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These Portable Solar Panels Fit In A Bucket And Assemble In 2 Minutes

With no instructions or expertise needed, the kit is ideal for off-grid homes in the developing world.

  • <p>A new solar kit, designed for off-grid areas in rural Africa or Asia, can be set up in minutes with no instructions or tools.</p>
  • <p>The kit, with a flexible, durable solar panel, a battery, connectors, lighting, and chargers, fits inside a plastic bucket--it weighs only 20 pounds.</p>
  • <p>SoloPower, the manufacturer, expects that users will bring it inside at night. Solar panels attached to roofs are often stolen or damaged.</p>
  • 01 /03

    A new solar kit, designed for off-grid areas in rural Africa or Asia, can be set up in minutes with no instructions or tools.

  • 02 /03

    The kit, with a flexible, durable solar panel, a battery, connectors, lighting, and chargers, fits inside a plastic bucket--it weighs only 20 pounds.

  • 03 /03

    SoloPower, the manufacturer, expects that users will bring it inside at night. Solar panels attached to roofs are often stolen or damaged.

Installing solar panels usually takes a couple of days and trained workers. But a new solar kit, designed for off-grid areas in rural Africa or Asia, can be set up in minutes with no instructions or tools.

"Each cable can only attach in one way, so just simply by trial and error at the beginning, it would set up correctly," says Robert Campbell, CEO of SoloPower Systems. "So literally instructions are not even needed for the product. The concept was to make it as simple as possible, and to make it secure it would always be attached in the right sequence, so you'd always have the correct installation."

The kit, with a flexible, durable solar panel, a battery, connectors, lighting, and chargers, fits inside a plastic bucket, so it can easily be carried back to someone's home; the whole kit weighs around 20 pounds.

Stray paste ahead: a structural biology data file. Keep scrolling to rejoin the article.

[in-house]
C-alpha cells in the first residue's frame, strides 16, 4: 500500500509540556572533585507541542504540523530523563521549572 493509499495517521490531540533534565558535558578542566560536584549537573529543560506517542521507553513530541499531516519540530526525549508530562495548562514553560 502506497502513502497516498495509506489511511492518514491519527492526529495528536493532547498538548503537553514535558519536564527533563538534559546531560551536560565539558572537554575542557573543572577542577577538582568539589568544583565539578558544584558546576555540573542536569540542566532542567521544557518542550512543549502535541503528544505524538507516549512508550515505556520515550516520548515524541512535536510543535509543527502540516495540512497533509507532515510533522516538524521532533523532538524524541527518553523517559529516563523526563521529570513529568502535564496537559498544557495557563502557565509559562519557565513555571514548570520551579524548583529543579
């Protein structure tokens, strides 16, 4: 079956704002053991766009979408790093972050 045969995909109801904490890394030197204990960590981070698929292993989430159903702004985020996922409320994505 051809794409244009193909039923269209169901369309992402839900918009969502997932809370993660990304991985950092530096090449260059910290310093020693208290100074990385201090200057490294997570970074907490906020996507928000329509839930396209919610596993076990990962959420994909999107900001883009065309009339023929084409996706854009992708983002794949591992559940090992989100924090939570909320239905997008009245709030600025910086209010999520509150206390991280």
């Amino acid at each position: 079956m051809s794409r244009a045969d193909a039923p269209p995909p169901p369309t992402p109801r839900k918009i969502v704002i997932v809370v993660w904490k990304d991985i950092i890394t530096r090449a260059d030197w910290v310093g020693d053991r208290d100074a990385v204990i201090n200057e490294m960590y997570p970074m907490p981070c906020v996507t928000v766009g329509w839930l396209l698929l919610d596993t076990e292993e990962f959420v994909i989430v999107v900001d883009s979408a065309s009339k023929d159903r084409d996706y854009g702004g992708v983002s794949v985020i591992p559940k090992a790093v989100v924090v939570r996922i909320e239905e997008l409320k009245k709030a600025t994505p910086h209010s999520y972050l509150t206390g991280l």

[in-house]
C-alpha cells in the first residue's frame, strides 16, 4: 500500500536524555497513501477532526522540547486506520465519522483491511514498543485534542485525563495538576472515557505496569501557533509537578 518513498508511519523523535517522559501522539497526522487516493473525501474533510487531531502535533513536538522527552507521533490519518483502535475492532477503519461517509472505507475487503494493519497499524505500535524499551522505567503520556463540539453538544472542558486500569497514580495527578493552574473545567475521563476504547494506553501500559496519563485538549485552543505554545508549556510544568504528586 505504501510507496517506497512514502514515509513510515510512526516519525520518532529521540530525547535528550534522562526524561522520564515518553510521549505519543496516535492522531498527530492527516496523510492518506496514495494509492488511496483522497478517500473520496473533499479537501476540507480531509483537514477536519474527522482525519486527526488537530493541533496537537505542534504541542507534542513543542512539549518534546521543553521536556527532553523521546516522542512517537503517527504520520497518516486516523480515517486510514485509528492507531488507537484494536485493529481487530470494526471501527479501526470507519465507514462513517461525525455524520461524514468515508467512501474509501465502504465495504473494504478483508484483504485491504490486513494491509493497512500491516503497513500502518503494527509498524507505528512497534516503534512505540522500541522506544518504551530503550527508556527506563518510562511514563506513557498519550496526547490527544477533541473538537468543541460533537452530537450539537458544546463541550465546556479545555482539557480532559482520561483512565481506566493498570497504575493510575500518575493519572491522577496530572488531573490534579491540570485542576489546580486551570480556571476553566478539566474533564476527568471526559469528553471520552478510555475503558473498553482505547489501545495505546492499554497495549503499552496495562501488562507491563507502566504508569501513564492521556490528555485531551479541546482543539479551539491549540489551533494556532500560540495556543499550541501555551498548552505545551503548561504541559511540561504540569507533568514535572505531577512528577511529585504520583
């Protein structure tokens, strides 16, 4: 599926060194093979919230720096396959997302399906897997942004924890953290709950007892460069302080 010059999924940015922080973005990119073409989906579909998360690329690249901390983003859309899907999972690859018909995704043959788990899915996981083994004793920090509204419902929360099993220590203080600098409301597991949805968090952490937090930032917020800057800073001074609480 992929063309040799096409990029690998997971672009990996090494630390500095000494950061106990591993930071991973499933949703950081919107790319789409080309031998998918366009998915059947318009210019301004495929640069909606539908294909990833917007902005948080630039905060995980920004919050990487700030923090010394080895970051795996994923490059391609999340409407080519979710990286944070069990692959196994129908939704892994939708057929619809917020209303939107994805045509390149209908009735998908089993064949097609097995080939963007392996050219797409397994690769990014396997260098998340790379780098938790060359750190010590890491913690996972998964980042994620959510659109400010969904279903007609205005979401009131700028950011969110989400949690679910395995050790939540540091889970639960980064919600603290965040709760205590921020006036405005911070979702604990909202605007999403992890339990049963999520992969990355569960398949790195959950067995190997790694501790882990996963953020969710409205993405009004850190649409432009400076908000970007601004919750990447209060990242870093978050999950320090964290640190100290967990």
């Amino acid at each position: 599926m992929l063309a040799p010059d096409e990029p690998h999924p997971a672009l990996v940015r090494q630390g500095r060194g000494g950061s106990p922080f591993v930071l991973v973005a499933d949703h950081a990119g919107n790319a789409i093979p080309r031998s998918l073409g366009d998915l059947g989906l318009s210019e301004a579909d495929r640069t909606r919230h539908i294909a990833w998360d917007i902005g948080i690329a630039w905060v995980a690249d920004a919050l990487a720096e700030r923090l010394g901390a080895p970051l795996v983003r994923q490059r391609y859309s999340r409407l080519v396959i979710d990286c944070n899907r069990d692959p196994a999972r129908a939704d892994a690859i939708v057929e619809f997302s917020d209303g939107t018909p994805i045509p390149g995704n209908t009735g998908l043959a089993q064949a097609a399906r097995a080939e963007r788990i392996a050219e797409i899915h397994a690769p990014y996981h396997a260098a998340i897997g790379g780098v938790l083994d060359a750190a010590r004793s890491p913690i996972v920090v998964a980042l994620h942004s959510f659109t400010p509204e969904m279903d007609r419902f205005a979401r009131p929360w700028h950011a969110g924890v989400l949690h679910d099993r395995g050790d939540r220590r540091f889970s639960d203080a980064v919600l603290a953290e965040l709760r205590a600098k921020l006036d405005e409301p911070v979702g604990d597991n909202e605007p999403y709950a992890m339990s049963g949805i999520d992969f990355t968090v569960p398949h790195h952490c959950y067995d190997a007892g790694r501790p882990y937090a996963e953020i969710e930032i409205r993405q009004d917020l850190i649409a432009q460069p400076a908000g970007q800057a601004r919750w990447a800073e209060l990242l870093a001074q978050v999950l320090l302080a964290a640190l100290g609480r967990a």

"When we compare it to other technologies, what stands out is the extremely lightweight nature of our technology compared to other more traditional technologies," Campbell says. "And the fact that we can roll it up, and transport it."

Because the solar panel goes up and down so quickly, the company expects that users will bring it inside at night. Solar panels attached to roofs are often stolen or damaged.

Of course, a single small panel can't provide as much power as a fully covered roof of panels in the U.S. But the battery can fully charge in three hours, providing enough power to charge five smartphones, run LED lights for 10 hours, or a TV for three hours.

SoloPower plans to work with nonprofits and governments to fund the kit, called SoloBucket, and will also offer micro-financing, so families can pay for the panel the same way that they'd pay for a mobile phone.

In South Africa, the company has partnered with the government to bring the kits to 10,000 homes in rural villages. While some countries are moving quickly to build bigger electric grids—India, for example, wants to bring electricity to every village in the country in two years—those plans don't include every home. More than a billion people still don't have even the basic electricity to power a lightbulb for studying or working at night.

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